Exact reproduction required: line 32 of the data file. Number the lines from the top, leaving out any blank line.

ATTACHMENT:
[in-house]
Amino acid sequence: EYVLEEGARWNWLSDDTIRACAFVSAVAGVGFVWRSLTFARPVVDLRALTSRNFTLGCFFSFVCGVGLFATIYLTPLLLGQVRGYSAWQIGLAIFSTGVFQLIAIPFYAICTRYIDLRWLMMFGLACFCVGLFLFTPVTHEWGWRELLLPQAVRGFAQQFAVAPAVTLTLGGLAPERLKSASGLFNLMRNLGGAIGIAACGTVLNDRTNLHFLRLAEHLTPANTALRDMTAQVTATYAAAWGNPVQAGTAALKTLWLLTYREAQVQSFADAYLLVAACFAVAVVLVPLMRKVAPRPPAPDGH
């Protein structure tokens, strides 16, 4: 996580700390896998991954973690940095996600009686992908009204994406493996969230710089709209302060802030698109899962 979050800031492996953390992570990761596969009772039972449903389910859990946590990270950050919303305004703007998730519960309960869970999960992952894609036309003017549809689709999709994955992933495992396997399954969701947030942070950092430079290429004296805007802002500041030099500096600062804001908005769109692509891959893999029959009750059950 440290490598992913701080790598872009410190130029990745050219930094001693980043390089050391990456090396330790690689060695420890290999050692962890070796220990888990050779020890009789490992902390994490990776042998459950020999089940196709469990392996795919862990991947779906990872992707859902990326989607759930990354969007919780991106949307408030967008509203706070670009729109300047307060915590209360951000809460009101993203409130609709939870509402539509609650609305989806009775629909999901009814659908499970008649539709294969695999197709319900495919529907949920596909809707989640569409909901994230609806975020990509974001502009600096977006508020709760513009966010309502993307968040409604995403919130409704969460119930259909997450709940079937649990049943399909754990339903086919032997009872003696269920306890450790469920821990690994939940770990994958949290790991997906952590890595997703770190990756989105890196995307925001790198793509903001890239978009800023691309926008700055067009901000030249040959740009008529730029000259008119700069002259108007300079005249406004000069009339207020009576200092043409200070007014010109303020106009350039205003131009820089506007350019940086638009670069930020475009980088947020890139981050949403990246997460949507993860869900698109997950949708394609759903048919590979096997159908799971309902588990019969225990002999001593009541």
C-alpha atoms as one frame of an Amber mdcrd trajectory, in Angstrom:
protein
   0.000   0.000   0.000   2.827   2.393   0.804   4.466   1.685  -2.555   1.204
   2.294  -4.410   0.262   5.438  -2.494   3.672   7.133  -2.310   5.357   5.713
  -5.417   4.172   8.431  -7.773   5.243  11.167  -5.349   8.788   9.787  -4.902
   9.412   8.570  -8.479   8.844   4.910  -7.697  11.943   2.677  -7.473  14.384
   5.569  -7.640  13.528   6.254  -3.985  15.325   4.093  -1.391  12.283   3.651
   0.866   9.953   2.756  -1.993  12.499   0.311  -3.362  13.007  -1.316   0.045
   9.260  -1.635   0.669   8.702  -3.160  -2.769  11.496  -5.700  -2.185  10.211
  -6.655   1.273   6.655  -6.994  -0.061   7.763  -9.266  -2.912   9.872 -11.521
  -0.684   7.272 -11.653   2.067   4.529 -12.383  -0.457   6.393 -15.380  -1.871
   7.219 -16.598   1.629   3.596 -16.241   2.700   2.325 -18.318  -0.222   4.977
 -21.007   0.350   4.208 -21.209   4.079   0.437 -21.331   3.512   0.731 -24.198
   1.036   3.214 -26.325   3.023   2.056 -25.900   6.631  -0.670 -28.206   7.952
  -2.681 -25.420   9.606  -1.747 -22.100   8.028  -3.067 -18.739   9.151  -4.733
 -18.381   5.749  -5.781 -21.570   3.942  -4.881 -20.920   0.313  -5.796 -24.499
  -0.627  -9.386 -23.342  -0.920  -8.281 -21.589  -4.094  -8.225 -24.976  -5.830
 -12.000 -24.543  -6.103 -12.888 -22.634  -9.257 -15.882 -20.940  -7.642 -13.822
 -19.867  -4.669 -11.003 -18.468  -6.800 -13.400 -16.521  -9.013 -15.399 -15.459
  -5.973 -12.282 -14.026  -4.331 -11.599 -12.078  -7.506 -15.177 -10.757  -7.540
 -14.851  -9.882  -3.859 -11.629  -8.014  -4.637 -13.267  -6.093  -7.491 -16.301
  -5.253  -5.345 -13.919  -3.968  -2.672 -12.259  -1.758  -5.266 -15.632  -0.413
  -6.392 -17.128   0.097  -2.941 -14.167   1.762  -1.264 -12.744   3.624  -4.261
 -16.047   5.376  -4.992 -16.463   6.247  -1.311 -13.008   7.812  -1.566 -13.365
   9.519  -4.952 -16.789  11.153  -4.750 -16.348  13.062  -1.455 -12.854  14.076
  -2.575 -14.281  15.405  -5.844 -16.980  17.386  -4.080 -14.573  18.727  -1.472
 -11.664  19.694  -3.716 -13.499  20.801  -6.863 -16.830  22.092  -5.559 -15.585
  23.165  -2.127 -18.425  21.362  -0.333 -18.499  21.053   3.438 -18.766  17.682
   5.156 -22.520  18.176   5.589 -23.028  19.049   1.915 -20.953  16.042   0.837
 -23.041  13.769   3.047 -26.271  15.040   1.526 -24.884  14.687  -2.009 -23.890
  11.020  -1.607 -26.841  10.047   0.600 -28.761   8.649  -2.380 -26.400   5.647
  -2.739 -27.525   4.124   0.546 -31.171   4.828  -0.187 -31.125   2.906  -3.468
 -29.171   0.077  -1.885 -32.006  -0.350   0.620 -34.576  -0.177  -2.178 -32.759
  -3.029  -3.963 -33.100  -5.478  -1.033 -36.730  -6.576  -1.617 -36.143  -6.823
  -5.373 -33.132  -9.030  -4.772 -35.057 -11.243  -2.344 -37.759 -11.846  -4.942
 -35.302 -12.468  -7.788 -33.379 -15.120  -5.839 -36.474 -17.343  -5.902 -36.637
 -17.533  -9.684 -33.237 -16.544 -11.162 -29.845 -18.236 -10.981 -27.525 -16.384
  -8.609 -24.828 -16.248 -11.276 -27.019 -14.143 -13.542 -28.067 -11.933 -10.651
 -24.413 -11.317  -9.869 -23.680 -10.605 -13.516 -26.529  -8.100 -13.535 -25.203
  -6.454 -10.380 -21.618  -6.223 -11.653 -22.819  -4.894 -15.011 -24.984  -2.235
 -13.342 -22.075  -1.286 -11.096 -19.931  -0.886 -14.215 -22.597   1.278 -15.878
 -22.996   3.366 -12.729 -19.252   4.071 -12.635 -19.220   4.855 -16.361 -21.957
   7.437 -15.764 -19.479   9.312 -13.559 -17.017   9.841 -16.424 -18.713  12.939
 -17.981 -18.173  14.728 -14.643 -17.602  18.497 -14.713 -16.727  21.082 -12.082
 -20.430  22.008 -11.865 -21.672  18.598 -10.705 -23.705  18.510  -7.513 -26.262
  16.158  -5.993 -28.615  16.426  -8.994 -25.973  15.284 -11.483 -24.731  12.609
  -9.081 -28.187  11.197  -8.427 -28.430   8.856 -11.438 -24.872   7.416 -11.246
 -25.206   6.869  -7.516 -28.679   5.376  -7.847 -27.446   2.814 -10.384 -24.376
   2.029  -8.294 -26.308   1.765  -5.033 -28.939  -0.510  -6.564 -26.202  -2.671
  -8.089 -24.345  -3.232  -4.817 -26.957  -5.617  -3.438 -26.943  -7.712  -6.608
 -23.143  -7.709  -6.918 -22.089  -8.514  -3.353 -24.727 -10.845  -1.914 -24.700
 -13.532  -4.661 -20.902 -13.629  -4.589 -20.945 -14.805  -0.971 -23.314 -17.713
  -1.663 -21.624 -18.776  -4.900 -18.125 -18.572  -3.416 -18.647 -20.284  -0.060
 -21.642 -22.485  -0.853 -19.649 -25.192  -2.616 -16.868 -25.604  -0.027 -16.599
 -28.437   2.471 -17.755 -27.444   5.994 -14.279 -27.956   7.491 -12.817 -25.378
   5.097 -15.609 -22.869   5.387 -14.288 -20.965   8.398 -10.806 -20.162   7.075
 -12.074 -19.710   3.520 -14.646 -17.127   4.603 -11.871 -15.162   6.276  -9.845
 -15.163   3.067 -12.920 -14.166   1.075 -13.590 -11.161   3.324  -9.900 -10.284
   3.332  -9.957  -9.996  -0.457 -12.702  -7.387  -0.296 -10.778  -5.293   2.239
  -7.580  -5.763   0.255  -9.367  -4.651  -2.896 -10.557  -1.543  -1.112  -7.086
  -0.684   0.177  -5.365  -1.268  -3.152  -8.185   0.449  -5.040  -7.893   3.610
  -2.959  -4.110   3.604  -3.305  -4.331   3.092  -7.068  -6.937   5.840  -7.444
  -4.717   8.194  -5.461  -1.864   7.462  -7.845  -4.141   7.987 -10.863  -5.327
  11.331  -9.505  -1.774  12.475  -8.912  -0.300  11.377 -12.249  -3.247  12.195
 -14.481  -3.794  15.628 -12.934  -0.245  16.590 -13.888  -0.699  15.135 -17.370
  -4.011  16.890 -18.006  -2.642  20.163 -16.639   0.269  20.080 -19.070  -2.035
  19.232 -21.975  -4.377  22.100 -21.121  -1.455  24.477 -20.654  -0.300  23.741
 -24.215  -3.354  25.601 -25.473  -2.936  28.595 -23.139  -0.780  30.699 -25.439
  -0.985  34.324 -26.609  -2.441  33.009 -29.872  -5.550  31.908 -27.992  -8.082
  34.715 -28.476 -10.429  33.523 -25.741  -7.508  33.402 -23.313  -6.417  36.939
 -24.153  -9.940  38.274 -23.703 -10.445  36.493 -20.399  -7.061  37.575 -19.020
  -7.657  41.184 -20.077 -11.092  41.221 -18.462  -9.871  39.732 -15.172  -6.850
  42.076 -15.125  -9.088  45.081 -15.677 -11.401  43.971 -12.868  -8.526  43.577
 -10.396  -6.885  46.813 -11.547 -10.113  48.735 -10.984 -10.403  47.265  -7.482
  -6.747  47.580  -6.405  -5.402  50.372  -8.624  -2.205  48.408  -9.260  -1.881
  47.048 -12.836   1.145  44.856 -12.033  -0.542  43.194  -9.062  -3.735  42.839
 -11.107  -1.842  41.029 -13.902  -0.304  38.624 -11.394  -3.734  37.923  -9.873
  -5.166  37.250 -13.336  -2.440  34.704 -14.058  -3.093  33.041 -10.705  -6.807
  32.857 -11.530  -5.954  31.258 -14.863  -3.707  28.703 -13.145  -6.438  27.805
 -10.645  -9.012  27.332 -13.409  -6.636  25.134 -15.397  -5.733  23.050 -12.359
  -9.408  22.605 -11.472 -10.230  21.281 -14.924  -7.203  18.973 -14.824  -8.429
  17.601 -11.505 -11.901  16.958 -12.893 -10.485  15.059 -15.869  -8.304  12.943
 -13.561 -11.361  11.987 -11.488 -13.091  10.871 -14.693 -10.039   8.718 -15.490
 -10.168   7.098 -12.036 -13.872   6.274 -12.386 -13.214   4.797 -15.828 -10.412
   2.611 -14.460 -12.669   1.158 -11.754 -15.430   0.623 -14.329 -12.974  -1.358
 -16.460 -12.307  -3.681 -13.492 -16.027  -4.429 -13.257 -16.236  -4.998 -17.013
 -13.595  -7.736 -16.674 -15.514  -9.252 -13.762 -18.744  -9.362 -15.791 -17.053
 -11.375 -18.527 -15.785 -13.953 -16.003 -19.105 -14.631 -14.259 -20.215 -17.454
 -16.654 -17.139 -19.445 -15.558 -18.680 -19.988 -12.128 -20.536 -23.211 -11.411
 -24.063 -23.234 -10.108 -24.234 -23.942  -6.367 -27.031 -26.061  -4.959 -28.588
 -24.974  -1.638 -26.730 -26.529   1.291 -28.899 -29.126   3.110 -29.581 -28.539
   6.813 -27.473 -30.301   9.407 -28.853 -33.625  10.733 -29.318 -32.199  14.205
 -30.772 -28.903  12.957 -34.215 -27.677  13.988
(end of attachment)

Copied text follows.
   5.156 -22.520  18.176   5.589 -23.028  19.049   1.915 -20.953  16.042   0.837